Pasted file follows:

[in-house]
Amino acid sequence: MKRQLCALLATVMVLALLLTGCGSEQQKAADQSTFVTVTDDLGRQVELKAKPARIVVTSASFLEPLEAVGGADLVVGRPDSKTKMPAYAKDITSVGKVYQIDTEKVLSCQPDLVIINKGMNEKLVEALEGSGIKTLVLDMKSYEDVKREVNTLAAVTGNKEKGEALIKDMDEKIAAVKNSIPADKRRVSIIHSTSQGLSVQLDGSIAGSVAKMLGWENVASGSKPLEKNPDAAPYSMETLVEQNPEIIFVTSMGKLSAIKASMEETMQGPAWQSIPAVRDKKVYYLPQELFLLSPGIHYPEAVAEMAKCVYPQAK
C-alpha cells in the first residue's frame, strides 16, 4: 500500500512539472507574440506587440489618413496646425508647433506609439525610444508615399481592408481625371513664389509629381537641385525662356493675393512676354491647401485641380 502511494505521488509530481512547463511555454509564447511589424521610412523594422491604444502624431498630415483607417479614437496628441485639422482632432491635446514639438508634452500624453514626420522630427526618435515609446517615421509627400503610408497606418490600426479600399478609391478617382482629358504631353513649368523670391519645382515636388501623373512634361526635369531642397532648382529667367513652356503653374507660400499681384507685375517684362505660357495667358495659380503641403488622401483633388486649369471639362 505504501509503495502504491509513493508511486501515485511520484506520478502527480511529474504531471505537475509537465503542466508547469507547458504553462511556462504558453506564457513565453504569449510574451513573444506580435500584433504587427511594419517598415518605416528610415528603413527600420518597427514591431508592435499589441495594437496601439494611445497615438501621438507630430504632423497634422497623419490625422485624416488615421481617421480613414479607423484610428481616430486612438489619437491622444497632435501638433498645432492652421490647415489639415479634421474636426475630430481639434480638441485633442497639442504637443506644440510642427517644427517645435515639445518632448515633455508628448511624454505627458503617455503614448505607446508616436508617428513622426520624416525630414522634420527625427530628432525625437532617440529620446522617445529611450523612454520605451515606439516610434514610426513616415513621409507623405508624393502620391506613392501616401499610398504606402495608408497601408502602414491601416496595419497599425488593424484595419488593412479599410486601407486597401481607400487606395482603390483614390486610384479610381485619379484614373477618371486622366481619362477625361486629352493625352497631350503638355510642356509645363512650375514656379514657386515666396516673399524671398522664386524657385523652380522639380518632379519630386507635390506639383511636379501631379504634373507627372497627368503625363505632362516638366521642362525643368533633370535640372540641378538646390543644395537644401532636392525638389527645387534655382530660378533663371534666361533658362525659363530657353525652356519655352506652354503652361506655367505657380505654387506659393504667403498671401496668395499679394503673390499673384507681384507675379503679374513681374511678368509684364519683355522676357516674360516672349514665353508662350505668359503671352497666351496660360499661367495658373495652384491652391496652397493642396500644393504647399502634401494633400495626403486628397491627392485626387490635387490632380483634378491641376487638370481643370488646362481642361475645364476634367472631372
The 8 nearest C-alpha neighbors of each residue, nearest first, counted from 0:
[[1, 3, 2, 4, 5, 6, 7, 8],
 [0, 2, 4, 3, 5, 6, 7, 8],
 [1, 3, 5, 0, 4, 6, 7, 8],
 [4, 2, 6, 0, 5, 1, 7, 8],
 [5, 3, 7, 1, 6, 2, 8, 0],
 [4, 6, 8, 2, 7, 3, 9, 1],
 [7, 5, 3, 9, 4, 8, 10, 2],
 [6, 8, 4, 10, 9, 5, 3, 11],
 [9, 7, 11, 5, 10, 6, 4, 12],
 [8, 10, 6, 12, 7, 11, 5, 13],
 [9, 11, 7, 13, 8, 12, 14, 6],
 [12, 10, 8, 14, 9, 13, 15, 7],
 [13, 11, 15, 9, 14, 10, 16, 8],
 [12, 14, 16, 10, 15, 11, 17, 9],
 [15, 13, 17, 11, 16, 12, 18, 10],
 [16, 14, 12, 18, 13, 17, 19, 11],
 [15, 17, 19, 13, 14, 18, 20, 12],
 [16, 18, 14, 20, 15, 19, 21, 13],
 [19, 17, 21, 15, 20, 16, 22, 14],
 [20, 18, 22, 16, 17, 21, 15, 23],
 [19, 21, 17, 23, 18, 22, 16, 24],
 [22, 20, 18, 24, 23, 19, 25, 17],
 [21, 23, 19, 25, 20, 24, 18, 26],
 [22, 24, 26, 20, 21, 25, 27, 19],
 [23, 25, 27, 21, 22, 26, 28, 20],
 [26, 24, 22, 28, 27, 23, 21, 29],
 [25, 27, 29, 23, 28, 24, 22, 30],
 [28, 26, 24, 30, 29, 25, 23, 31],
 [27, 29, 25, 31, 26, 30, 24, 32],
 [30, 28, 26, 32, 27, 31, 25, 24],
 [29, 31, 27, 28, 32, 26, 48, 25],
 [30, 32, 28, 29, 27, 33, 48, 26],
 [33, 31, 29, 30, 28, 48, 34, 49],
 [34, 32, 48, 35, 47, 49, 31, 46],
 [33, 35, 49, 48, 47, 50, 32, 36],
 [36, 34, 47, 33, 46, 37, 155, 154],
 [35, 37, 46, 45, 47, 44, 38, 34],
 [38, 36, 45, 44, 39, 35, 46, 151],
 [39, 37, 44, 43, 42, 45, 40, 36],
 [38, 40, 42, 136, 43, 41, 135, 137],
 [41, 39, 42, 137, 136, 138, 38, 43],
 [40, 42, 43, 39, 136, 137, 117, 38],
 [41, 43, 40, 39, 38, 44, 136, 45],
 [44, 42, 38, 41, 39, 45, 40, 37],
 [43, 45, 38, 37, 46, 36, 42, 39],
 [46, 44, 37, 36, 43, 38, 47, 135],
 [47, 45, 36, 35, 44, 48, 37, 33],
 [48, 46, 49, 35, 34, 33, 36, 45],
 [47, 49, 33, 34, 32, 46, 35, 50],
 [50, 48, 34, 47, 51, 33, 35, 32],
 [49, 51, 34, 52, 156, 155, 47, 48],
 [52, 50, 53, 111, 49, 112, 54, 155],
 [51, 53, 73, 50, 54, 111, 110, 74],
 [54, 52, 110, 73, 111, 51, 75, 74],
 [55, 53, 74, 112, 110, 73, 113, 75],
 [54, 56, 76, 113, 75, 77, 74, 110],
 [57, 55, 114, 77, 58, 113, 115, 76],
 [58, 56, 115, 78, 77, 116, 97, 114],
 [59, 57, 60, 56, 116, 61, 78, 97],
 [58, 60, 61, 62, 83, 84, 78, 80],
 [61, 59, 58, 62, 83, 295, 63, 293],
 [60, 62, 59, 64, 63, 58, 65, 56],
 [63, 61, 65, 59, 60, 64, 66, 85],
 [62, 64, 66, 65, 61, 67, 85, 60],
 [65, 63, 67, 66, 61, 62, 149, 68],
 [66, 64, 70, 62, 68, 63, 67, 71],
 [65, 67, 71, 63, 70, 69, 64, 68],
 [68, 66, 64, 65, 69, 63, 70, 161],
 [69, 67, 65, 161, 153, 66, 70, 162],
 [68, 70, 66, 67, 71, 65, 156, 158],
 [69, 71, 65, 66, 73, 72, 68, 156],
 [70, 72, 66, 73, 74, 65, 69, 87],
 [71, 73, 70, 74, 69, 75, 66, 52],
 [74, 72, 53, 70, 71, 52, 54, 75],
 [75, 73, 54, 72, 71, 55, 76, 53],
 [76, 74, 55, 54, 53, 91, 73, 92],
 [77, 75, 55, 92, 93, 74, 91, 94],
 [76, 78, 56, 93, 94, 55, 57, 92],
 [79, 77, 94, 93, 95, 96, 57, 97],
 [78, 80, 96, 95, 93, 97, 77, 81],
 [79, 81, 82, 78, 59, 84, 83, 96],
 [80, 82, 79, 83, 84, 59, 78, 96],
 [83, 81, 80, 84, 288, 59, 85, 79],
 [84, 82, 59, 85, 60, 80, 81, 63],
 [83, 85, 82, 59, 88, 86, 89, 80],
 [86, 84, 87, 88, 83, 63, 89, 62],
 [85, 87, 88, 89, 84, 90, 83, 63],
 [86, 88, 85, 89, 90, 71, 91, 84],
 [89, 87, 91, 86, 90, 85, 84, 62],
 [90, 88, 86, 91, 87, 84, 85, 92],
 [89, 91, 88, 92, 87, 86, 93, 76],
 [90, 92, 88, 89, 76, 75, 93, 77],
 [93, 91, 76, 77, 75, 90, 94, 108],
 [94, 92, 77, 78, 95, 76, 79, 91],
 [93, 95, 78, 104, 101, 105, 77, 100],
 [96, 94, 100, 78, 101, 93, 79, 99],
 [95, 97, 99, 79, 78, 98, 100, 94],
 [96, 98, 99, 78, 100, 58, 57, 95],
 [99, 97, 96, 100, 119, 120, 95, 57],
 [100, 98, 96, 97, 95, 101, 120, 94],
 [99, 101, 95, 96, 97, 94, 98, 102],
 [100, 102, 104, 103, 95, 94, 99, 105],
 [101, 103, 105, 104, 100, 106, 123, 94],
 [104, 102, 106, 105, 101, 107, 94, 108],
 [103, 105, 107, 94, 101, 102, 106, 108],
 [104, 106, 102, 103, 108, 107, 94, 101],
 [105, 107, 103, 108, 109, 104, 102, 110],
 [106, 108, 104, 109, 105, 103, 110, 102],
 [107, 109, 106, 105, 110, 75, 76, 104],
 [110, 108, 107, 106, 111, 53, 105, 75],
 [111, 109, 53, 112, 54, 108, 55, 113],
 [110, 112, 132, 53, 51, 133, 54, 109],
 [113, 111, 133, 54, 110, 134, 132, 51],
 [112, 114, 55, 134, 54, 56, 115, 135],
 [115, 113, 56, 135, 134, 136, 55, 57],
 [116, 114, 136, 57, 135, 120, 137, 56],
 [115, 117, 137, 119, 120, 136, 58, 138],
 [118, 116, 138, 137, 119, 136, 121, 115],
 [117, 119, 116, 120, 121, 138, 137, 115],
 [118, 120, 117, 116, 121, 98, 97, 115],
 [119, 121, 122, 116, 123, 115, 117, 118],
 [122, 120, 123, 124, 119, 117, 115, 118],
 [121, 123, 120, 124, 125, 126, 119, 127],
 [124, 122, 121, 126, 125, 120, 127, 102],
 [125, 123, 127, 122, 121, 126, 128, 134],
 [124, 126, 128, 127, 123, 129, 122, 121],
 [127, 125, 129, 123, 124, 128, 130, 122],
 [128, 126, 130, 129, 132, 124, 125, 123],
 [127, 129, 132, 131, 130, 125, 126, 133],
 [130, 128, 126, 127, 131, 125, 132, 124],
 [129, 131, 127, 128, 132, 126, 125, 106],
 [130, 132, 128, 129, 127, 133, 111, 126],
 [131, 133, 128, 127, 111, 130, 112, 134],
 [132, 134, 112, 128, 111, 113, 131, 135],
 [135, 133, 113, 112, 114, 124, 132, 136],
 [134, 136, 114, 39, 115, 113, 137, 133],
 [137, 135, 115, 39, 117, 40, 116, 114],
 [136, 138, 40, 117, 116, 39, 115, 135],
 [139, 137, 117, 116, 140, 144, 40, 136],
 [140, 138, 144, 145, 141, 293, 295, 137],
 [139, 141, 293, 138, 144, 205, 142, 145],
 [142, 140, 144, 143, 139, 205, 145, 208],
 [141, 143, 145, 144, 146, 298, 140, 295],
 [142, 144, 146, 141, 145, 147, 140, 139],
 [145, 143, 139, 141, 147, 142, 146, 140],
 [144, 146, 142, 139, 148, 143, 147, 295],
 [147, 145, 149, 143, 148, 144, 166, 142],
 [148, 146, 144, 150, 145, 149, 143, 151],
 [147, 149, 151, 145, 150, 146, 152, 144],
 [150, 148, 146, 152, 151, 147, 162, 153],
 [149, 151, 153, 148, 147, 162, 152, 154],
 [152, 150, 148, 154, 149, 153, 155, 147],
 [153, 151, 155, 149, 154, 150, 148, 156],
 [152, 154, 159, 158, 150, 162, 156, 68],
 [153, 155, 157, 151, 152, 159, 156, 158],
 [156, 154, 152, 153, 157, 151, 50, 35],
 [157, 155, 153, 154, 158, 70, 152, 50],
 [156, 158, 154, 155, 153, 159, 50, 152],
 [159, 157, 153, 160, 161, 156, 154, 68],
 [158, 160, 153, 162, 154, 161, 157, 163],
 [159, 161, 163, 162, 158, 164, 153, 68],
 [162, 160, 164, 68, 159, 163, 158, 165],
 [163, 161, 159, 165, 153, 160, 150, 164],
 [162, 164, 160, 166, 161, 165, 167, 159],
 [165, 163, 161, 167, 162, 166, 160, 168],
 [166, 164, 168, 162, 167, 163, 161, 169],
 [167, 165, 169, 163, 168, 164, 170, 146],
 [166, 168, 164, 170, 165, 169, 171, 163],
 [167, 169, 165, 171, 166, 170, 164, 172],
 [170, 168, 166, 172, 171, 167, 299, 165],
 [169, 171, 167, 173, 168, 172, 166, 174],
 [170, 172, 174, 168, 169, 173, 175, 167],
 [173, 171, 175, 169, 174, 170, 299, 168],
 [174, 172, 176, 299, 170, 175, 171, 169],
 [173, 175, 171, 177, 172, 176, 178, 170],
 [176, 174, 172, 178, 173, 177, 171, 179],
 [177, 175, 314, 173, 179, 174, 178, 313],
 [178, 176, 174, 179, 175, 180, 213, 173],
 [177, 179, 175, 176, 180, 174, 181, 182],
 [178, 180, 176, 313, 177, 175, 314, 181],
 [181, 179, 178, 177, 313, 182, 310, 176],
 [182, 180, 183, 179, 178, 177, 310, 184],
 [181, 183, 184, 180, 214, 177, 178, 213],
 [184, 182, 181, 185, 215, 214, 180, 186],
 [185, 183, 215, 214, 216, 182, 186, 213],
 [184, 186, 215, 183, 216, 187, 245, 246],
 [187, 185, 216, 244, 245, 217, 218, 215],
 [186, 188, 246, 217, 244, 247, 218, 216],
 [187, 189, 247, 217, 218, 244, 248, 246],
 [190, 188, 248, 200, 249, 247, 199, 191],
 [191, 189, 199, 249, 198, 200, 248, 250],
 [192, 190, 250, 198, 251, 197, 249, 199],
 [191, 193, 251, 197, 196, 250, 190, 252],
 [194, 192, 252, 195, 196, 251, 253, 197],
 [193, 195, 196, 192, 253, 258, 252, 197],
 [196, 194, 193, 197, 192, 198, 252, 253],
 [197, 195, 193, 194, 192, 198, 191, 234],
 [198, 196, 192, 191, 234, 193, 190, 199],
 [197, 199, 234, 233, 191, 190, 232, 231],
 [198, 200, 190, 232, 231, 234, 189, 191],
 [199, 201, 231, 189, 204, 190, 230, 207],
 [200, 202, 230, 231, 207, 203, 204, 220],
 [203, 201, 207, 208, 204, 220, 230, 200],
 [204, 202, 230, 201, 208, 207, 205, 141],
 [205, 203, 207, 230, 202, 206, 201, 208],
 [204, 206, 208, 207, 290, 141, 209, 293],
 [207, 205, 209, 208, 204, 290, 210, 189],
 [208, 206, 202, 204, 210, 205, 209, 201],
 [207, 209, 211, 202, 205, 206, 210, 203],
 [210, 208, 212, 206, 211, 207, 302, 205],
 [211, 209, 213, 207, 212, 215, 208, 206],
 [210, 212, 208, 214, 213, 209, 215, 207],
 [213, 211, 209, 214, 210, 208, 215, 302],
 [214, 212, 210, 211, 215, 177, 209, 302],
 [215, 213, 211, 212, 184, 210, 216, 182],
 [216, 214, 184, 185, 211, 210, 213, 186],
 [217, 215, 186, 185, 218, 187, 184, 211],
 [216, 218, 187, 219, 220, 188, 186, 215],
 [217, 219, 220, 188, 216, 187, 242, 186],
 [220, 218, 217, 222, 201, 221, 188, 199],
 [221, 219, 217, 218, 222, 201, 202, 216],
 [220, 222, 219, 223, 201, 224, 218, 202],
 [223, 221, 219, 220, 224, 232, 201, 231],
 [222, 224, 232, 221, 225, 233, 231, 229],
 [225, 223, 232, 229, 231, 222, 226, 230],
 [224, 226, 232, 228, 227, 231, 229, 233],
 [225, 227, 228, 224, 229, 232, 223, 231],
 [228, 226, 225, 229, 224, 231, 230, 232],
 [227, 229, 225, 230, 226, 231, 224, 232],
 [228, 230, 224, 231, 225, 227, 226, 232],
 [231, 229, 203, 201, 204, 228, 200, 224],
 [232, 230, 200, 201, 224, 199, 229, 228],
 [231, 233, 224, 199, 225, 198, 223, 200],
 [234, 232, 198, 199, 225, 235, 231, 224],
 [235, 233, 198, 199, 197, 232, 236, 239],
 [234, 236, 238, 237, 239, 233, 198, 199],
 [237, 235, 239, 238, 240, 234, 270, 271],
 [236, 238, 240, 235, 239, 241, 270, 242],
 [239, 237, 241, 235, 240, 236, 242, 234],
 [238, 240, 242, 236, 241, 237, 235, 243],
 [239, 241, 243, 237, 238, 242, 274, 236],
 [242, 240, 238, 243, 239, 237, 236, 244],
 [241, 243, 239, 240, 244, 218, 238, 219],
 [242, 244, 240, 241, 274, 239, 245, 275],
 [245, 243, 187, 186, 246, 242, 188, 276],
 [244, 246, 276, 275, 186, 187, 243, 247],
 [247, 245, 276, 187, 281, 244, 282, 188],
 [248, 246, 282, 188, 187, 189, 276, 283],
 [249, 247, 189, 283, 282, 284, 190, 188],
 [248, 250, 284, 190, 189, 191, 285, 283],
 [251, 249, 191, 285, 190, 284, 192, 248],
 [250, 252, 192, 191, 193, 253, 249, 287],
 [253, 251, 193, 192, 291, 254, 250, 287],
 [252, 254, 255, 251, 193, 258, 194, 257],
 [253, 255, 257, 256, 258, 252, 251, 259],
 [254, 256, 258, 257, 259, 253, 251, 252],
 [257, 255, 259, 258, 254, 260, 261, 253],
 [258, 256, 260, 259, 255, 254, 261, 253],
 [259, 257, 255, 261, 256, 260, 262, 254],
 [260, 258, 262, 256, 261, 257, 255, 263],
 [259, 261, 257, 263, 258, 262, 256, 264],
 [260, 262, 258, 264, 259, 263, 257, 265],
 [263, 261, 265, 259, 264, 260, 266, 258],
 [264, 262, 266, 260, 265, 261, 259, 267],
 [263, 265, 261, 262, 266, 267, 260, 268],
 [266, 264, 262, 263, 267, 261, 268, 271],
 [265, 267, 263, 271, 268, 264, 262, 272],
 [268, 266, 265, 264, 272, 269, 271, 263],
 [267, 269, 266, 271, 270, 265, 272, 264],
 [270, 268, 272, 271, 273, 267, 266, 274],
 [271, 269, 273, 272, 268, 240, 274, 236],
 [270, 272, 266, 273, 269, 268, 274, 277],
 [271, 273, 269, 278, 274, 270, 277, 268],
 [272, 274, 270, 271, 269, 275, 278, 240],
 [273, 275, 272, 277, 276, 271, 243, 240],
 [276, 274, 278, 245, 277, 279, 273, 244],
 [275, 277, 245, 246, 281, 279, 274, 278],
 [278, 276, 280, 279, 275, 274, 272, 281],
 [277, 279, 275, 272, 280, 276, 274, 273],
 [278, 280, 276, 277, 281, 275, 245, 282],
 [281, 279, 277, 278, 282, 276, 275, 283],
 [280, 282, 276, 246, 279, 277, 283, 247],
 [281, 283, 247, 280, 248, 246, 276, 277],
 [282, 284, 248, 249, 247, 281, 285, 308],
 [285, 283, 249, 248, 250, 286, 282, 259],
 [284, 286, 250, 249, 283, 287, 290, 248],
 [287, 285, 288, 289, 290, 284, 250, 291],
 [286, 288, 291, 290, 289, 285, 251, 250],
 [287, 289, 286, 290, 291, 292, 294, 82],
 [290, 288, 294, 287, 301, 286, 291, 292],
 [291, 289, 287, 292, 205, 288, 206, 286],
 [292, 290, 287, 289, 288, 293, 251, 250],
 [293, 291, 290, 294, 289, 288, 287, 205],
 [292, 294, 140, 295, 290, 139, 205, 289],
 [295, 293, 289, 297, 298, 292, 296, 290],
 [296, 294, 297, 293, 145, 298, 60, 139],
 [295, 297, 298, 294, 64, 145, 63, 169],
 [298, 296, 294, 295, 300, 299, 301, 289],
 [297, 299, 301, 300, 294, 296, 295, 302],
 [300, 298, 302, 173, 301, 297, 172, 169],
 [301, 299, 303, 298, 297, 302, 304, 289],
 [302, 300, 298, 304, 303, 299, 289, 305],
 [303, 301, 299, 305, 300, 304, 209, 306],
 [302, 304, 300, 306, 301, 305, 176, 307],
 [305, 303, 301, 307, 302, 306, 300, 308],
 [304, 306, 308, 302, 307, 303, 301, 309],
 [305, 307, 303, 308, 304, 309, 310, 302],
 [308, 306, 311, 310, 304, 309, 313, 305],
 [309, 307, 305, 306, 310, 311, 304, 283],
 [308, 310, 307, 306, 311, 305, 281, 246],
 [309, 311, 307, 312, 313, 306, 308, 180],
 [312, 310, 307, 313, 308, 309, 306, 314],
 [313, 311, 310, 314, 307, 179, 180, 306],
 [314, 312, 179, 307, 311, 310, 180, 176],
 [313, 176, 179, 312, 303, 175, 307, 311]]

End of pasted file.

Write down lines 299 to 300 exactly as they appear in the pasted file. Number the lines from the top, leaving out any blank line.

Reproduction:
 [295, 293, 289, 297, 298, 292, 296, 290],
 [296, 294, 297, 293, 145, 298, 60, 139],